Boa Constrictors now a major pest in Puerto Rico09/12/2012 23:01:01 Escapees from pet trade have established a breeding population
December 2012. Non-native boa constrictors, which can exceed 10 feet and 75 pounds, have established a breeding population in Puerto Rico, and one that appears to be spreading according to research published in the journal Biological Invasions.
Already a problem in Florida
Released from pet trade
No natural predators
Two snakes found some distance from the expanding Mayagüez population share genetic markers with that population, suggesting that people might be intentionally or unintentionally moving the snakes around the island. Such movement could potentially increase the rate of spread of this invasive snake. Because the snakes are secretive and difficult to spot, the researchers suspect the population size is large.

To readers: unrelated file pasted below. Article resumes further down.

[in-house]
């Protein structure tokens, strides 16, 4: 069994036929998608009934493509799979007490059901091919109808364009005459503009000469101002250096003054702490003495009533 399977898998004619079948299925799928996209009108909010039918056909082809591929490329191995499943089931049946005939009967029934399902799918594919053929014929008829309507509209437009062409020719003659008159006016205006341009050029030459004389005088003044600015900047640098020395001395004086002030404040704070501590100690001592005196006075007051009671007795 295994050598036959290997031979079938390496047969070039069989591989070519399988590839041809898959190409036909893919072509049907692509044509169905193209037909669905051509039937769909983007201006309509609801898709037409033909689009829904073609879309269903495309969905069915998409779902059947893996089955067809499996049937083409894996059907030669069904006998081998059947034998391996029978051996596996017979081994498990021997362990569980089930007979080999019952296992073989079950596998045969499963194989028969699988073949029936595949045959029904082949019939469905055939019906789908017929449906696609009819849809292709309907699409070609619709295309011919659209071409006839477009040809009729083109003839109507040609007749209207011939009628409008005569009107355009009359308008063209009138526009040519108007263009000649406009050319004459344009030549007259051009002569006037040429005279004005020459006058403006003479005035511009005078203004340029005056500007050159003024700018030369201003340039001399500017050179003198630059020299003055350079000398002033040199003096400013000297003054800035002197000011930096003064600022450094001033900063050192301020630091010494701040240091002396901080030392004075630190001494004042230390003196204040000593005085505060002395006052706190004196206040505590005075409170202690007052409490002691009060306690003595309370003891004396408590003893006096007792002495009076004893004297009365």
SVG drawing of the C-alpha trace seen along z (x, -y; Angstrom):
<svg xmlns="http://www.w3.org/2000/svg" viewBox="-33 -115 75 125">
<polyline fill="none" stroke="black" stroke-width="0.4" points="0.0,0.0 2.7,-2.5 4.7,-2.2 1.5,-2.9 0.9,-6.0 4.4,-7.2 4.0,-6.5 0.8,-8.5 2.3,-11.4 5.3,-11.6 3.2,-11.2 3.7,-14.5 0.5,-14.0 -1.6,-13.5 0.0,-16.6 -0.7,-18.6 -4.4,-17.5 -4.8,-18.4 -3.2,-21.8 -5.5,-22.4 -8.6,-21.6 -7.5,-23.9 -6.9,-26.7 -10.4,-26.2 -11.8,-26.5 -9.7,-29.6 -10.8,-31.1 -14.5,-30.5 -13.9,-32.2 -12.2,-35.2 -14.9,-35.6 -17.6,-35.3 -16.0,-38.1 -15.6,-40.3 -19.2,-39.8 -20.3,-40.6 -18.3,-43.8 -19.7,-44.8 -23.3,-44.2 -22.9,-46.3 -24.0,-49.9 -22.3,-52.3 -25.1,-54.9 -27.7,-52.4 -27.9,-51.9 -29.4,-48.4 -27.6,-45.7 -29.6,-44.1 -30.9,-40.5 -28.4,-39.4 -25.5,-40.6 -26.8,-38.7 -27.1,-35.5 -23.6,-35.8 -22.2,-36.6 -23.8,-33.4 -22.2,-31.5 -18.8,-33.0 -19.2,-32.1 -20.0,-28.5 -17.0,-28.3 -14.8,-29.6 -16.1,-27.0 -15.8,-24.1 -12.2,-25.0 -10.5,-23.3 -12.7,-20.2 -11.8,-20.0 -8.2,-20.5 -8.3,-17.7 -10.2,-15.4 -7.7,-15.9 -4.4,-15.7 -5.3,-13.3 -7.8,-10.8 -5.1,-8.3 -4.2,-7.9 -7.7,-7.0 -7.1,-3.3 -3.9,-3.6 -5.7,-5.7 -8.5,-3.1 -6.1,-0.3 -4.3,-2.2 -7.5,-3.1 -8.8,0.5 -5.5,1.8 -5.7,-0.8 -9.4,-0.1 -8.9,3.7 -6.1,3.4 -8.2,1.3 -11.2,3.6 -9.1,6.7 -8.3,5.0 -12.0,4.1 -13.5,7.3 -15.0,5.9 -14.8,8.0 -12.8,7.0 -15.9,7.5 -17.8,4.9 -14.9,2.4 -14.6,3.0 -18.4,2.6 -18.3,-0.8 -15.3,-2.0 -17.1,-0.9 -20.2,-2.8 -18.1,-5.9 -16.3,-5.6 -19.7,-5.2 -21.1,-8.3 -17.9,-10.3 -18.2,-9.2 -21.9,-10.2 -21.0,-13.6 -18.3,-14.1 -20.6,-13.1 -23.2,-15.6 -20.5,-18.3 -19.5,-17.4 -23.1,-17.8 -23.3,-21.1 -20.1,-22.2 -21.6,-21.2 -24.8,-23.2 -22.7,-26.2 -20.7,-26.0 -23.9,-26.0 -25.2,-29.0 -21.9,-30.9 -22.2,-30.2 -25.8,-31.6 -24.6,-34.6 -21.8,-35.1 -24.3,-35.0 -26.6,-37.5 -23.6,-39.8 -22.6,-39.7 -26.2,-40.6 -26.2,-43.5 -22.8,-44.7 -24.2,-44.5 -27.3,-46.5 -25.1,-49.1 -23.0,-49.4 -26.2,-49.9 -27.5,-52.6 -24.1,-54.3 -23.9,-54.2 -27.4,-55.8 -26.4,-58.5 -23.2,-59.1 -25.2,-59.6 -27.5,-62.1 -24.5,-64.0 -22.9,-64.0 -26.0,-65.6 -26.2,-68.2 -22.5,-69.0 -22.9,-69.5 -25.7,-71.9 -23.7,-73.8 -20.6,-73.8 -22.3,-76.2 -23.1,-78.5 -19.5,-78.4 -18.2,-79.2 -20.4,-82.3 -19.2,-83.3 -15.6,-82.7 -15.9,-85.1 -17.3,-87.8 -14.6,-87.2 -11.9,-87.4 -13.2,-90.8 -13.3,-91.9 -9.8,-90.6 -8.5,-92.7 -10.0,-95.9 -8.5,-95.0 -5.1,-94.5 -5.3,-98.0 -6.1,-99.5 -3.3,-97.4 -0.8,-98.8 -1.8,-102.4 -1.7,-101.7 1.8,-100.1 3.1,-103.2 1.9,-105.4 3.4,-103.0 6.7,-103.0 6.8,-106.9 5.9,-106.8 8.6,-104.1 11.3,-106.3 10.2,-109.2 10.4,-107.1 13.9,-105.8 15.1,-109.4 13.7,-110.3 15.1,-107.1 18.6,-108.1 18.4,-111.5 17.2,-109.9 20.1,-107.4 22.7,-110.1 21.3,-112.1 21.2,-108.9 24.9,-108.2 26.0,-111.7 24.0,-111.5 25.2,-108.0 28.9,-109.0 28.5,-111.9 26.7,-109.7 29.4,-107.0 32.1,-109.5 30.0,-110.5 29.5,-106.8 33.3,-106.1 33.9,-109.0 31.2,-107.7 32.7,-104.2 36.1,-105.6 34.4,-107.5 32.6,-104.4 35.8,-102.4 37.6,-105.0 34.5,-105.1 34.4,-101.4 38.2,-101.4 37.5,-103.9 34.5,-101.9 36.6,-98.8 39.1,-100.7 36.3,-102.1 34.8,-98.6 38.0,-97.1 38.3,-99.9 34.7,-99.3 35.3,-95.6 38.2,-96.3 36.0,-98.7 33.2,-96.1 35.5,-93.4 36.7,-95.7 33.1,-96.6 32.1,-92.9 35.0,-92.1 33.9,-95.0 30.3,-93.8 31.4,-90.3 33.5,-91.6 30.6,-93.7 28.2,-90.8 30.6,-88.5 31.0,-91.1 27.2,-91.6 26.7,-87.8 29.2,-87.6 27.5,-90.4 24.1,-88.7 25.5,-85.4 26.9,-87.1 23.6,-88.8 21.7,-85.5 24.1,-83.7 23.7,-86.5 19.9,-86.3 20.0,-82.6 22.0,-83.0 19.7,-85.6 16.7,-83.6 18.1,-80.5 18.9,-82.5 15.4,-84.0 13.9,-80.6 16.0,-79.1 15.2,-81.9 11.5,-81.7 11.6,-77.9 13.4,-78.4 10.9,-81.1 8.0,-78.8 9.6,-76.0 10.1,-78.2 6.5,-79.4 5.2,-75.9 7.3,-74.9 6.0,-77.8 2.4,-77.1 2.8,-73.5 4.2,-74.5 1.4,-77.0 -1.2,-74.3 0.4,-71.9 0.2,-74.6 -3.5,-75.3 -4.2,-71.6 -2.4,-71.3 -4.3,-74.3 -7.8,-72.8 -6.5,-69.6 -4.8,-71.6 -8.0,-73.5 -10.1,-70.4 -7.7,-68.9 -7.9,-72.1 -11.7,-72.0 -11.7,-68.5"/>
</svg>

"We've learned from dealing with other invasive snakes that understanding the source of these populations and preventing spread as soon as possible is important to protect ecosystems," said USGS scientist and study co-author Bob Reed. "Once non-native snakes become established across a large area, especially in densely forested areas, they become much more difficult to find and almost impossible to eradicate."
Private ownership of boa constrictors and most other snake species is prohibited in Puerto Rico because of fears of non-native snakes becoming established.
The paper, "Genetic Analysis of a Novel Invasion of Puerto Rico by an Exotic Constricting Snake," was authored by R.G. Reynolds, University of Massachusetts, Boston; A.R. Puente-Rolón, Universidad Interamericana de Puerto Rico, R.N. Reed, U.S. Geological Survey; and L.J. Revell, University of Massachusetts, Boston.